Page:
The Theater of New England

Manager G. B. Bunnell’s Wonderful Achievements — And the New Grand is to be Beautiful Even More Next Season — The Hyperion Will Also be Transformed.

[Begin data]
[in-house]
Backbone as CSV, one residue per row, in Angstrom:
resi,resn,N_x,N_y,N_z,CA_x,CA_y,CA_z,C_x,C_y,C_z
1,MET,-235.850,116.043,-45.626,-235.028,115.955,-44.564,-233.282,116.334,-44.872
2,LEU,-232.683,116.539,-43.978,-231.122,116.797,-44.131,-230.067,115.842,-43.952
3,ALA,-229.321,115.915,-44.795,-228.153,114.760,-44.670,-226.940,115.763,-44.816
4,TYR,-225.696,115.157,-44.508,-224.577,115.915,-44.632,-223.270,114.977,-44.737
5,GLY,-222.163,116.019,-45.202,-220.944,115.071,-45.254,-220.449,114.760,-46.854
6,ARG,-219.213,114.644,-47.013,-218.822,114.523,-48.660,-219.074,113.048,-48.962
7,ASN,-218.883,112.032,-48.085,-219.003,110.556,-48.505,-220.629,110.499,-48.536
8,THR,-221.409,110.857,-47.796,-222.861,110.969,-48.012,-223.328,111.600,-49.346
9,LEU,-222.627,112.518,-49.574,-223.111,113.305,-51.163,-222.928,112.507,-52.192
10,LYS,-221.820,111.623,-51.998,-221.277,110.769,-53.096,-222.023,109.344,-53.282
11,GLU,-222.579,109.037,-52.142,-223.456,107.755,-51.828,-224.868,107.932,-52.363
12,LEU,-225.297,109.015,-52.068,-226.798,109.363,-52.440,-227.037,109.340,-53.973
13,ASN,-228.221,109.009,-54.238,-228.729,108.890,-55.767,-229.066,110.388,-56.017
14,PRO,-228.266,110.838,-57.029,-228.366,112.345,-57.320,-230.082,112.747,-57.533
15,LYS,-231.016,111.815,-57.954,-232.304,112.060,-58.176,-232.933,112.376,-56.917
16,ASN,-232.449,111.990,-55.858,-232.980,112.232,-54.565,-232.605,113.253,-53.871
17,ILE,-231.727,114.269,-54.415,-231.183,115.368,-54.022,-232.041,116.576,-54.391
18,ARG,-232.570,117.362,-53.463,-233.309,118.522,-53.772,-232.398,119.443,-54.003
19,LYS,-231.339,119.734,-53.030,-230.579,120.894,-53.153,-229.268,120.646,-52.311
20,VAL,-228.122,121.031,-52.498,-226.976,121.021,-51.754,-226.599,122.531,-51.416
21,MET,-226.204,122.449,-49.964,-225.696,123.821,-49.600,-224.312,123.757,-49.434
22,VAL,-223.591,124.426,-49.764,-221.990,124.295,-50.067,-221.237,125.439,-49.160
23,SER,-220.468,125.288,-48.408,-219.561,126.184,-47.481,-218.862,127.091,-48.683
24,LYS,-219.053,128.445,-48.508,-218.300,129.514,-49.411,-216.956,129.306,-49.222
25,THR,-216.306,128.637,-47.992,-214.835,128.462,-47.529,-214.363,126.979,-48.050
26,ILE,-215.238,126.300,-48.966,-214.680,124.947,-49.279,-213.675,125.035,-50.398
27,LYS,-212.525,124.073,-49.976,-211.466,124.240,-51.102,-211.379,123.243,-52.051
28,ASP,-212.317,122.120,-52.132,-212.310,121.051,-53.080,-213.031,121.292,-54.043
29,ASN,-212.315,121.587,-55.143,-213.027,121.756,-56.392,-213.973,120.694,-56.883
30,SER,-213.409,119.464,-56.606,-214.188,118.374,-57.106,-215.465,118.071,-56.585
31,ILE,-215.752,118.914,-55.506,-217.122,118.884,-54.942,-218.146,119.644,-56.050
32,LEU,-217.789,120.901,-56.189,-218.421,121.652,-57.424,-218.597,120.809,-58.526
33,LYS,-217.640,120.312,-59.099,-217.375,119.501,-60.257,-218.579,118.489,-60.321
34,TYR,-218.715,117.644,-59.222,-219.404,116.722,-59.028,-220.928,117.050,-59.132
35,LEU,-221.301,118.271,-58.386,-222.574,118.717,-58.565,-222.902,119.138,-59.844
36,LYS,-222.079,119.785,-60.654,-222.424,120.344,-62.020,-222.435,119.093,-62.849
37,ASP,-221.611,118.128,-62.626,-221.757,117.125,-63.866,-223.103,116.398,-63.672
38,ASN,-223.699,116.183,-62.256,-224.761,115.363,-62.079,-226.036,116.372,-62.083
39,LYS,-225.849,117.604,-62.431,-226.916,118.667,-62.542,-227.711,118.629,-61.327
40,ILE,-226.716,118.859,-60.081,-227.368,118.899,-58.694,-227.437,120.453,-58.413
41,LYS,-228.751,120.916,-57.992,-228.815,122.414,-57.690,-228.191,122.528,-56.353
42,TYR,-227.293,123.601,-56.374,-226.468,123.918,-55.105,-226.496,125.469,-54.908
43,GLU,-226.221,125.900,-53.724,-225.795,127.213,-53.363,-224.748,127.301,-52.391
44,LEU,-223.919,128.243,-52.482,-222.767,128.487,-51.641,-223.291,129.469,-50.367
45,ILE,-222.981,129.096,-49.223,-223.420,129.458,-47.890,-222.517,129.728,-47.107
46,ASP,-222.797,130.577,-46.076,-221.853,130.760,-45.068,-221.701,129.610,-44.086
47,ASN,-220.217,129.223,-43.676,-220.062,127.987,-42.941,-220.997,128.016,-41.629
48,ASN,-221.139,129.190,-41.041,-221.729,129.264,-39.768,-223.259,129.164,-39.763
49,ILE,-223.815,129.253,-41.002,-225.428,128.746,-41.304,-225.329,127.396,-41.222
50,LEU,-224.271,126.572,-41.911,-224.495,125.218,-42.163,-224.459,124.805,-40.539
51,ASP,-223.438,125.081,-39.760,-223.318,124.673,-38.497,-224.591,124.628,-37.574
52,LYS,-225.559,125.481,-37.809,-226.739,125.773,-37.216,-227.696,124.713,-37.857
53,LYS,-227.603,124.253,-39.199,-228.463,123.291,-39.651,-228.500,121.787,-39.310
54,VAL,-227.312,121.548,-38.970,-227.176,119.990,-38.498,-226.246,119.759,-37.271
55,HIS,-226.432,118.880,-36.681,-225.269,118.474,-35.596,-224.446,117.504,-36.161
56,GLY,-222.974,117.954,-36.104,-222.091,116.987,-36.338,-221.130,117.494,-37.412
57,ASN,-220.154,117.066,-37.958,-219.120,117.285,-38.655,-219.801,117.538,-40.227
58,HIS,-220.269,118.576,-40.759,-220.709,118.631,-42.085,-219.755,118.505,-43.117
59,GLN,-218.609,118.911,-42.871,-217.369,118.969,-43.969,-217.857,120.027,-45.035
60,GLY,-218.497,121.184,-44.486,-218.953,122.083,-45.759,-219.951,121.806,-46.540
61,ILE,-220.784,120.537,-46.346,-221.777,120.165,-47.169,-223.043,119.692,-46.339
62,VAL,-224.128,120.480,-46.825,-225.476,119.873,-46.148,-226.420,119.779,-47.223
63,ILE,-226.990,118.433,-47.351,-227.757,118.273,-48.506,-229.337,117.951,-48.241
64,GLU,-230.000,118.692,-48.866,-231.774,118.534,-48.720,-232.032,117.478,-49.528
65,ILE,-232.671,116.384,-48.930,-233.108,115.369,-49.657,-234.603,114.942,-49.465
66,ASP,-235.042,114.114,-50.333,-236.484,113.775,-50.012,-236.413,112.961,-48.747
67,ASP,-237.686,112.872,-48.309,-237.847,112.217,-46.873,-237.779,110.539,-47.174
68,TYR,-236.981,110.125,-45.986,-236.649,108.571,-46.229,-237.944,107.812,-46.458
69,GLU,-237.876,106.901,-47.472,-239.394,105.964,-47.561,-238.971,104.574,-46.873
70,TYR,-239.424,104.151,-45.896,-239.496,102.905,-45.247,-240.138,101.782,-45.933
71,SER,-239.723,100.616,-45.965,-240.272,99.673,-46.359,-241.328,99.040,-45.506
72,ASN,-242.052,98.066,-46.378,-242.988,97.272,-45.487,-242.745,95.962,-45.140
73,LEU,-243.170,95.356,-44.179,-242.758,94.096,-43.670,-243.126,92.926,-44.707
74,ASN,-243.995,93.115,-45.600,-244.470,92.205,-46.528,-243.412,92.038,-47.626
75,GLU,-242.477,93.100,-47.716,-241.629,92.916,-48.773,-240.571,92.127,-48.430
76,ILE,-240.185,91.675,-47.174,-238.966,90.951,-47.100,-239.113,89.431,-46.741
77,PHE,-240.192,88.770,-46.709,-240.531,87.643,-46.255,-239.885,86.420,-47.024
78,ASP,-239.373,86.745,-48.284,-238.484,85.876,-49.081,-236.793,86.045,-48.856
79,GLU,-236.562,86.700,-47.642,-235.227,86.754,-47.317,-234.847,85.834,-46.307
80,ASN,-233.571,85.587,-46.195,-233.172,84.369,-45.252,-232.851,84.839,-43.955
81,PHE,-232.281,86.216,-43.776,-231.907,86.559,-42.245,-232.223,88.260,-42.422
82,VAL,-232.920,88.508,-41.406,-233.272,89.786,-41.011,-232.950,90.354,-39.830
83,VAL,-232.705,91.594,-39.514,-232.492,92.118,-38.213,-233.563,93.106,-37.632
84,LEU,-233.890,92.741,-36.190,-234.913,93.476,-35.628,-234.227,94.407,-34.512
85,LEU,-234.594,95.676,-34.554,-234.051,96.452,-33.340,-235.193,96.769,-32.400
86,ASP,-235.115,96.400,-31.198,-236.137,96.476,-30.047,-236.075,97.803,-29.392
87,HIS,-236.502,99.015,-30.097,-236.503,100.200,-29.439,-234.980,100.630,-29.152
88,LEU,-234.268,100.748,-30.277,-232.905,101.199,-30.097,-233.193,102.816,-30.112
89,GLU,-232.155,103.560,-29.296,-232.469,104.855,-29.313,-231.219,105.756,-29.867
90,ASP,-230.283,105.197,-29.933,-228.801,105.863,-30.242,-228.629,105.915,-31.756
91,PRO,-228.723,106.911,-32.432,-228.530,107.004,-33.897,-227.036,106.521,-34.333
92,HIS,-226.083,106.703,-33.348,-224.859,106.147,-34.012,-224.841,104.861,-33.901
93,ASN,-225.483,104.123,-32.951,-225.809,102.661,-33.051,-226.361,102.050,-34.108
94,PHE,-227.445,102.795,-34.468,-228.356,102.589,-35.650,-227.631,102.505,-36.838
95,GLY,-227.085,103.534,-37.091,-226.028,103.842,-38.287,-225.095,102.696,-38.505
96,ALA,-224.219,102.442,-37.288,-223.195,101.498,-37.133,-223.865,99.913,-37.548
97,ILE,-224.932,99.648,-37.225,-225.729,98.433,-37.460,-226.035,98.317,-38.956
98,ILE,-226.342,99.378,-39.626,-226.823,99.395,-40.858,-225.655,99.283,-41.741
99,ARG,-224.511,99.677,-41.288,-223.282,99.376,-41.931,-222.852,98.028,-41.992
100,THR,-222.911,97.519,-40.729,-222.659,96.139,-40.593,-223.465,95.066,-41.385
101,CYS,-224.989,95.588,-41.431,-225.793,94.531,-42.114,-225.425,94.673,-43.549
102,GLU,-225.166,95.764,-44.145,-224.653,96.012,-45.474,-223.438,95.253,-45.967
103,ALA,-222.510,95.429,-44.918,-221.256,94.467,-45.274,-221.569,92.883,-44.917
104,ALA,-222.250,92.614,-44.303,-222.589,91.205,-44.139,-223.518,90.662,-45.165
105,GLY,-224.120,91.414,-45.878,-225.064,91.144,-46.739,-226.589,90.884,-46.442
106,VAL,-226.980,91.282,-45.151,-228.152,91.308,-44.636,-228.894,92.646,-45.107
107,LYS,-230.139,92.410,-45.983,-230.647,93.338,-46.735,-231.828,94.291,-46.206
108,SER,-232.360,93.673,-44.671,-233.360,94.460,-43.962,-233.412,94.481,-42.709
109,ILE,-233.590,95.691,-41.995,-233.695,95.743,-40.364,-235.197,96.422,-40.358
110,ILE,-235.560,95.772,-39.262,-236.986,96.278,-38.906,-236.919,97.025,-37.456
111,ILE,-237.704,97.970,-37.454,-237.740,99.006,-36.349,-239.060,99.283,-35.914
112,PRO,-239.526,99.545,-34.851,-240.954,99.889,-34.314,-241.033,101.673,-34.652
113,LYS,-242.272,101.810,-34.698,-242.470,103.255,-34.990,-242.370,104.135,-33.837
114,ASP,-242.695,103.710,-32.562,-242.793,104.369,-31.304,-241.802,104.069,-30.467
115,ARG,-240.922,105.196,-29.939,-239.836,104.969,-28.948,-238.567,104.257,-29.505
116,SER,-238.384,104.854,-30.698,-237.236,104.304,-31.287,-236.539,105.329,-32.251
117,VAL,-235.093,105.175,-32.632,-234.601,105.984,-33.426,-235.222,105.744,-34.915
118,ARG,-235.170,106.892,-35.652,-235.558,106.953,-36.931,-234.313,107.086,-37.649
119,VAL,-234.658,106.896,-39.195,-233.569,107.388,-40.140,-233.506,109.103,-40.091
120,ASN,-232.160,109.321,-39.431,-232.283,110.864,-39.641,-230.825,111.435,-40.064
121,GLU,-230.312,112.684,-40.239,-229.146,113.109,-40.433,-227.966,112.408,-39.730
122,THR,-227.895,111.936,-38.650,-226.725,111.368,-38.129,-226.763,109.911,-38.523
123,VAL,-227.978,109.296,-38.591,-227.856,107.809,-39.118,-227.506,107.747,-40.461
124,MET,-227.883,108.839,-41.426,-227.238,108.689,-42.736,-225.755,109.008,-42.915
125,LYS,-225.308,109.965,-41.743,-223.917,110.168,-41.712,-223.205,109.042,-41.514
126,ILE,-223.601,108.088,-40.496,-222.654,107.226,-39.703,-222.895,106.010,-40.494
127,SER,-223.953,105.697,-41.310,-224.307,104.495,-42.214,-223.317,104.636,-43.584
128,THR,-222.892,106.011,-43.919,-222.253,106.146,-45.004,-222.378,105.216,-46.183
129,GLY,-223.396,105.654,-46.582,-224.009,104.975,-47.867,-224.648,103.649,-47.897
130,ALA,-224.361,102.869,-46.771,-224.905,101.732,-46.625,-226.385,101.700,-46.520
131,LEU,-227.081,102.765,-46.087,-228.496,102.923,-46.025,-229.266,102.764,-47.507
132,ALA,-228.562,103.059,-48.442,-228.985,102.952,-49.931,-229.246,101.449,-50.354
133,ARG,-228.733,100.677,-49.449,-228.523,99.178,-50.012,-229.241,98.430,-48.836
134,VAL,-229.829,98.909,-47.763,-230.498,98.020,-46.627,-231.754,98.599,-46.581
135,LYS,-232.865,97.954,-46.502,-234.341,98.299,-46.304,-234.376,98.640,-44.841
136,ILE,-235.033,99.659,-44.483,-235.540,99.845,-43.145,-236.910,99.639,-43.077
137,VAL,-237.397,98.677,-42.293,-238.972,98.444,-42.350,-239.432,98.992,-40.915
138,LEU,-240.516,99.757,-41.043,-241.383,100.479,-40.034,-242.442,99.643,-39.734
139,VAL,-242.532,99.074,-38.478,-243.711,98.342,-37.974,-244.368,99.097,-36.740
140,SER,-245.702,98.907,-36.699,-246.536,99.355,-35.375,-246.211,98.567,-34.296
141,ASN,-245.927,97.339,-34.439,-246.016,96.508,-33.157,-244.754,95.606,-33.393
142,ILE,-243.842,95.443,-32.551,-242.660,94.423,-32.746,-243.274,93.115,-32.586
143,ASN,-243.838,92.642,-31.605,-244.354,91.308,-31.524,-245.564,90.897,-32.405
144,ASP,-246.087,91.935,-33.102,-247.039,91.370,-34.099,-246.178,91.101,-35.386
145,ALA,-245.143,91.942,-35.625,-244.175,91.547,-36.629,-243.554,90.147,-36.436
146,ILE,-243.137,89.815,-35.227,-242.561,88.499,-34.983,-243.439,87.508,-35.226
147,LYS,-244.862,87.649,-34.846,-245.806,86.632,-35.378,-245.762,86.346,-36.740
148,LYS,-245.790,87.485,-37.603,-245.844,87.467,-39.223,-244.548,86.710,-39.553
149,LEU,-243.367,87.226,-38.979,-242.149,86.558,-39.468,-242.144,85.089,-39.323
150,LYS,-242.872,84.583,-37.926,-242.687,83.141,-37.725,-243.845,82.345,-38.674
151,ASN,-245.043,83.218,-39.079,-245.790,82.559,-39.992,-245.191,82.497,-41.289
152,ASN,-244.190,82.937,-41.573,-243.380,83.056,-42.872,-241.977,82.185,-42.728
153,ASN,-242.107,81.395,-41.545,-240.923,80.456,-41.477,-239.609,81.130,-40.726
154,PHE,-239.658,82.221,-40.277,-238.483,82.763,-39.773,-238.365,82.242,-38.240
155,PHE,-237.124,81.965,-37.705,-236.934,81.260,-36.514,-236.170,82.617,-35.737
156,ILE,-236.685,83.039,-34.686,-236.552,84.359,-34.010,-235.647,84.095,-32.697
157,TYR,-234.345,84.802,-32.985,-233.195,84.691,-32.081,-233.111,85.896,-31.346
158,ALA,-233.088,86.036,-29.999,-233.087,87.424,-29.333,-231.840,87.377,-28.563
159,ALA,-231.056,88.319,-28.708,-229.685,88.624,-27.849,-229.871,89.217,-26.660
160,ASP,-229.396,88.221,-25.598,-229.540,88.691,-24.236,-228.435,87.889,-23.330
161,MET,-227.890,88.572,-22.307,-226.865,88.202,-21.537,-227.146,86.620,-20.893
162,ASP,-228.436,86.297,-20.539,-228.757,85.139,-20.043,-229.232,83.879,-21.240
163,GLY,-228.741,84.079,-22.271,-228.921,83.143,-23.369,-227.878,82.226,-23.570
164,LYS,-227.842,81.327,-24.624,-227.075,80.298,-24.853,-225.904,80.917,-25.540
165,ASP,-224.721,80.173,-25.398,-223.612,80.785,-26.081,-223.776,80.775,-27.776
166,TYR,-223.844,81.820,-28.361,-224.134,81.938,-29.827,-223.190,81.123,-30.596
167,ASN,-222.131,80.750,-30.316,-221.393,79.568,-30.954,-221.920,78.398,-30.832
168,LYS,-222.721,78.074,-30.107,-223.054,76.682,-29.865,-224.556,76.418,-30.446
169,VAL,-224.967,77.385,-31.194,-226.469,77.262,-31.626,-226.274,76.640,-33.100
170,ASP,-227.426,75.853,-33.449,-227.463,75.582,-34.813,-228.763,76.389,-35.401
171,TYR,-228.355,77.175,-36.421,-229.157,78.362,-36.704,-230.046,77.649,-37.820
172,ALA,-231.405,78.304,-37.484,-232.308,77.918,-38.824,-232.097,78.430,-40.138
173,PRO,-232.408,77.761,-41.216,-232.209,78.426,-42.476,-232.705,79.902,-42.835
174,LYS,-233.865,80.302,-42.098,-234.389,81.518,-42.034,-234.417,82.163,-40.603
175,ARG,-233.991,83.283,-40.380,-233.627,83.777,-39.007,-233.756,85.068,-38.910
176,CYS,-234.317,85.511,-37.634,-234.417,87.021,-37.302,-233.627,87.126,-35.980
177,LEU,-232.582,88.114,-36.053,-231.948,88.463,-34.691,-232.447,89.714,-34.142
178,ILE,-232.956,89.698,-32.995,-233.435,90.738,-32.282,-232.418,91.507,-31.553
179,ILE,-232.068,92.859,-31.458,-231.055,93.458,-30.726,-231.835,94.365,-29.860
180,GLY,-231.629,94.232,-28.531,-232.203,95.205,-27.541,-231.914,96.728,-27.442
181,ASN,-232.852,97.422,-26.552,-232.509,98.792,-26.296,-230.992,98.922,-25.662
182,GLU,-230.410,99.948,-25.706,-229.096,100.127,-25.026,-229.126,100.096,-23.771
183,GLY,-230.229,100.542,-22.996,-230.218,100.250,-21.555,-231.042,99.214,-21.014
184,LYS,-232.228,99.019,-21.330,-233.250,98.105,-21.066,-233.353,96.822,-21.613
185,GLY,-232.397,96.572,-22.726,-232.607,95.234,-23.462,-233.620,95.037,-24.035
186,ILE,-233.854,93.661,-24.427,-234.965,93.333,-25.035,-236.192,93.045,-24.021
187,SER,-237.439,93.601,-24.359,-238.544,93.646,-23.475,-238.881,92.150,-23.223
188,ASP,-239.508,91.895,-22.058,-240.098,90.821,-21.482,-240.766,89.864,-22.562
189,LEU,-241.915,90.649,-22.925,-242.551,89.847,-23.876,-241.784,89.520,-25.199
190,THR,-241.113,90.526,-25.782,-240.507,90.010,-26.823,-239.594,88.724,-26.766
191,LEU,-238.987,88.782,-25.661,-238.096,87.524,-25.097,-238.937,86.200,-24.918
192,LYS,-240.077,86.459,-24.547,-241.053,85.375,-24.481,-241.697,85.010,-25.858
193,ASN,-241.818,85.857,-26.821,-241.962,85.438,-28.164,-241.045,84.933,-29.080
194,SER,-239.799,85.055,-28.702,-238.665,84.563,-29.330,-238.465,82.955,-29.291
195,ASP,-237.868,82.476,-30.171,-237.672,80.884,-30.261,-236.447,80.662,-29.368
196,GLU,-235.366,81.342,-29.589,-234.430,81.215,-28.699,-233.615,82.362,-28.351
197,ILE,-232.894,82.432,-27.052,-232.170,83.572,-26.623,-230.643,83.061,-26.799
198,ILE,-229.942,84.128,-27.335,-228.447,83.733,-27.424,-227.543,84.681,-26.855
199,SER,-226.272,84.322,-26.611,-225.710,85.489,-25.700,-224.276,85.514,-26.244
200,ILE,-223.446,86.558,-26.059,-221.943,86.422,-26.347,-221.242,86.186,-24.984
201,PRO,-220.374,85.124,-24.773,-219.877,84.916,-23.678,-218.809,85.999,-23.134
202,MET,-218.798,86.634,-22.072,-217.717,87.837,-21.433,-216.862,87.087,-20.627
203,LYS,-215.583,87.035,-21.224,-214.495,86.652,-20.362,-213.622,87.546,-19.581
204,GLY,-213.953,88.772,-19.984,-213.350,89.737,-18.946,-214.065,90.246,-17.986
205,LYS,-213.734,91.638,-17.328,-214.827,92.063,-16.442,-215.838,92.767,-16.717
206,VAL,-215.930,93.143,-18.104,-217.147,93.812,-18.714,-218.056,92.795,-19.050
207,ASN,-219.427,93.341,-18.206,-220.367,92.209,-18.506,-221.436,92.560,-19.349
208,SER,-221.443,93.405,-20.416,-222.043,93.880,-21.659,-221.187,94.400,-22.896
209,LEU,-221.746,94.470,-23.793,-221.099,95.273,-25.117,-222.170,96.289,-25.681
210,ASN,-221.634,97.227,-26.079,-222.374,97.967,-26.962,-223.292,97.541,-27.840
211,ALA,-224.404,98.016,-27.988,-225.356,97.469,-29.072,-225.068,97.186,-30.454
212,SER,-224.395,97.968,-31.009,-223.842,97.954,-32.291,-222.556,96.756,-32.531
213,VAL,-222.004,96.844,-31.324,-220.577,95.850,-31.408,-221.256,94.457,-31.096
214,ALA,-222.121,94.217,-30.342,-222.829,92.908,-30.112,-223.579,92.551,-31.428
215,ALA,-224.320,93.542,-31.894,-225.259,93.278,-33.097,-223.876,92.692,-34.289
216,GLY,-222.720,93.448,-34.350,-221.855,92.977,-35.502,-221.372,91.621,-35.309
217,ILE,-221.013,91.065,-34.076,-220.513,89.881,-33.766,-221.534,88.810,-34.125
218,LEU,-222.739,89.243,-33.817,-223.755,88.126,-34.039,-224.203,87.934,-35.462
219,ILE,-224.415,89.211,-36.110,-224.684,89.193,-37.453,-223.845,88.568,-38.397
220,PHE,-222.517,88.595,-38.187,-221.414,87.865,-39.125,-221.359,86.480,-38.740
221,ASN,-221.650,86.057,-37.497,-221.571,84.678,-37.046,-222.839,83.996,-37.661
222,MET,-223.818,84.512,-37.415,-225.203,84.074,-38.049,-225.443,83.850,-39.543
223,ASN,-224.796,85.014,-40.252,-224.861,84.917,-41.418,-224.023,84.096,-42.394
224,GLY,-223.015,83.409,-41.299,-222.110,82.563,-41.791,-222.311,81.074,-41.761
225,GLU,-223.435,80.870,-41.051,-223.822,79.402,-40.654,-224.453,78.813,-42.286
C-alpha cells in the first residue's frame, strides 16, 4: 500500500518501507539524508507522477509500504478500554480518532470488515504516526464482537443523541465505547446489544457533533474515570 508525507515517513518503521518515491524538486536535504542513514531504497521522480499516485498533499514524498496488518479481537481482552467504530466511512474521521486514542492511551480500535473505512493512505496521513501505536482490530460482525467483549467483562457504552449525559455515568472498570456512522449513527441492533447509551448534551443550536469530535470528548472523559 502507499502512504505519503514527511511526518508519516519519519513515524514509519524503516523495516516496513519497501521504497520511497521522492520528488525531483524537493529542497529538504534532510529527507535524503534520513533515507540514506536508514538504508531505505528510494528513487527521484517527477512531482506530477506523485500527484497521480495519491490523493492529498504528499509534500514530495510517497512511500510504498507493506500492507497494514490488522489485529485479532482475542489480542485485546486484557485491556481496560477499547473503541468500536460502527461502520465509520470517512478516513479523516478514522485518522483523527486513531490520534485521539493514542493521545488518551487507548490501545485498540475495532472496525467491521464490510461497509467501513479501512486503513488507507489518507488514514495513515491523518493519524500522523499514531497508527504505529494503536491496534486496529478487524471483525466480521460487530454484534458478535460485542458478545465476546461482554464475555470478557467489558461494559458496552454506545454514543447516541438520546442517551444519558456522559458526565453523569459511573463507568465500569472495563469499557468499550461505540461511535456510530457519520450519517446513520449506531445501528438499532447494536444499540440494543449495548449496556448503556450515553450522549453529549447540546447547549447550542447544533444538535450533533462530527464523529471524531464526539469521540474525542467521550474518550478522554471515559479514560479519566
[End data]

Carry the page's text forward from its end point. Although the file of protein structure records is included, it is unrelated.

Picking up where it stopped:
“New Haven is fast becoming a theater-going city. If some of the older people of the city could be present at the Hyperion on the evening of a first class metropolitan production they would be surprised and astounded to see the audience of the wealth, beauty and aristocracy of the city which is there assembled. But people are slow to recognize the fact that there is virtually a new theater in town. They do not readily understand that there are really two houses in the city where the very finest dramatic, operatic and specialty productions are represented. Yet the people have demanded it and Manager Bunnell has filled the demand beyond even what might be expected. The intention at first was to remodel the Grand opera house. But no feasible plans could be perfected for remodeling and so practically a new theater was built. And the result is the New Grand opera house as it stands to-day in all its beauty and adornment as a home of the drama in New Haven. The old has passed away and the new is a triumph of enterprise and public spirited action. The ground floor and a part of the walls are all that remain intact of the former building as it was. Thus with the two finest theaters in Connecticut under his management, Manager Bunnell has divided his attractions in two classes, Nos 1 and 2. The very best and latest of the metropolitan productions go to the Hyperion. Here one will see the very cream of the best American theatricals. At the New Grand opera house class No. 2 and a few from class No. 1 will be played. Here the shows that are familiar for high prices at the Hyperion will play to more popular prices. Thus, if one was a little, the same show can be seen for much less money at the New Grand. And Manager Bunnell can afford to play popular prices better than almost any other manager by connecting his bookings with the other cities of the state. Manager Bunnell is determined to go on in this line until he has has a first-class theater, a popular home of amusement, which will be recognized as such by the press and the public. Next season the general architecture of the front of this opera house will be entirely transformed, and a large amount of money will be expended in paintings and scenery in the interior. The scenery will be especially fine, and the most skilled artists will be engaged to paint it. The wall paintings and other interior decorations will be of a high order of excellence. There is the groundwork here for the finest theater in New England. The plumbing, heating, lighting and ventilation are perfect, and the exits are such that 2,300 people can go out in three and one-half minutes. No expense has been or will be spared to make the house a model of comfort and elegance — a pleasant daily resort for the most refined ladies and children of the city. There are a great many first class attractions booked for the remaining part of the season, and among them are the following: ‘Katherine Rober,’ ‘Limited Mail,’ ‘Gloriana,’ ‘Silver King,’ ‘O’Dowd’s Neighbors,’ and ‘Span of Life.’